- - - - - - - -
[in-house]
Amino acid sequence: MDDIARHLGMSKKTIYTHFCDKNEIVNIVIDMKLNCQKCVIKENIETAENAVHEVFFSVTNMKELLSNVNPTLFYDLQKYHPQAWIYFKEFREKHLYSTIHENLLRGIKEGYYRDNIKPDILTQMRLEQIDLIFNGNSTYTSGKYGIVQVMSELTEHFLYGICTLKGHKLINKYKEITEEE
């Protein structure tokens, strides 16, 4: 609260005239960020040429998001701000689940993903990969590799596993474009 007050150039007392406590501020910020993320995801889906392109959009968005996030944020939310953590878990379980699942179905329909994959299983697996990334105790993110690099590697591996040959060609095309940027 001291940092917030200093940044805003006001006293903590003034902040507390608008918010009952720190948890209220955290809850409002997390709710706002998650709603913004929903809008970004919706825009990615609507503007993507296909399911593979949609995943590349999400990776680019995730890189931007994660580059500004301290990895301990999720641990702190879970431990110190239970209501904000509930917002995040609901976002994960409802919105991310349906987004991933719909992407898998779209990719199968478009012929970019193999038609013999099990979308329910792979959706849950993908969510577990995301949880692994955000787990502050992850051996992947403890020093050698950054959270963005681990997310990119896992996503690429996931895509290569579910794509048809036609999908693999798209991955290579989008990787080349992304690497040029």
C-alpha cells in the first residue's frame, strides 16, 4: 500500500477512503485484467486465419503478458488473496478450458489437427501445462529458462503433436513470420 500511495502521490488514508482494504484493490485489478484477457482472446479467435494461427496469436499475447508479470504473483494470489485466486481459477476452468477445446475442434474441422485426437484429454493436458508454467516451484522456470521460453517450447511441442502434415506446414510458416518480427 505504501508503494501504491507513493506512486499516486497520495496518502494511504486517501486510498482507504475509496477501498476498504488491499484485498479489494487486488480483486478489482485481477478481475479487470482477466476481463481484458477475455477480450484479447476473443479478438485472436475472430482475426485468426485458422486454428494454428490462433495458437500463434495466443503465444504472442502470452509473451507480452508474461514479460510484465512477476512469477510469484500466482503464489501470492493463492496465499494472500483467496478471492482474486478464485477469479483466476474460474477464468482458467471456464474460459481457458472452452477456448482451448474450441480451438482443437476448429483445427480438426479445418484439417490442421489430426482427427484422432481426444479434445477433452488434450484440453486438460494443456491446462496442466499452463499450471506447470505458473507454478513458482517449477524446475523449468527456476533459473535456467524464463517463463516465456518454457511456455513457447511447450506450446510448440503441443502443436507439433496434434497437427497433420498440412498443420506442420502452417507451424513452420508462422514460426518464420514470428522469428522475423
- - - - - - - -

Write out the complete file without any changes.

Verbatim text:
[in-house]
Amino acid sequence: MDDIARHLGMSKKTIYTHFCDKNEIVNIVIDMKLNCQKCVIKENIETAENAVHEVFFSVTNMKELLSNVNPTLFYDLQKYHPQAWIYFKEFREKHLYSTIHENLLRGIKEGYYRDNIKPDILTQMRLEQIDLIFNGNSTYTSGKYGIVQVMSELTEHFLYGICTLKGHKLINKYKEITEEE
């Protein structure tokens, strides 16, 4: 609260005239960020040429998001701000689940993903990969590799596993474009 007050150039007392406590501020910020993320995801889906392109959009968005996030944020939310953590878990379980699942179905329909994959299983697996990334105790993110690099590697591996040959060609095309940027 001291940092917030200093940044805003006001006293903590003034902040507390608008918010009952720190948890209220955290809850409002997390709710706002998650709603913004929903809008970004919706825009990615609507503007993507296909399911593979949609995943590349999400990776680019995730890189931007994660580059500004301290990895301990999720641990702190879970431990110190239970209501904000509930917002995040609901976002994960409802919105991310349906987004991933719909992407898998779209990719199968478009012929970019193999038609013999099990979308329910792979959706849950993908969510577990995301949880692994955000787990502050992850051996992947403890020093050698950054959270963005681990997310990119896992996503690429996931895509290569579910794509048809036609999908693999798209991955290579989008990787080349992304690497040029």
C-alpha cells in the first residue's frame, strides 16, 4: 500500500477512503485484467486465419503478458488473496478450458489437427501445462529458462503433436513470420 500511495502521490488514508482494504484493490485489478484477457482472446479467435494461427496469436499475447508479470504473483494470489485466486481459477476452468477445446475442434474441422485426437484429454493436458508454467516451484522456470521460453517450447511441442502434415506446414510458416518480427 505504501508503494501504491507513493506512486499516486497520495496518502494511504486517501486510498482507504475509496477501498476498504488491499484485498479489494487486488480483486478489482485481477478481475479487470482477466476481463481484458477475455477480450484479447476473443479478438485472436475472430482475426485468426485458422486454428494454428490462433495458437500463434495466443503465444504472442502470452509473451507480452508474461514479460510484465512477476512469477510469484500466482503464489501470492493463492496465499494472500483467496478471492482474486478464485477469479483466476474460474477464468482458467471456464474460459481457458472452452477456448482451448474450441480451438482443437476448429483445427480438426479445418484439417490442421489430426482427427484422432481426444479434445477433452488434450484440453486438460494443456491446462496442466499452463499450471506447470505458473507454478513458482517449477524446475523449468527456476533459473535456467524464463517463463516465456518454457511456455513457447511447450506450446510448440503441443502443436507439433496434434497437427497433420498440412498443420506442420502452417507451424513452420508462422514460426518464420514470428522469428522475423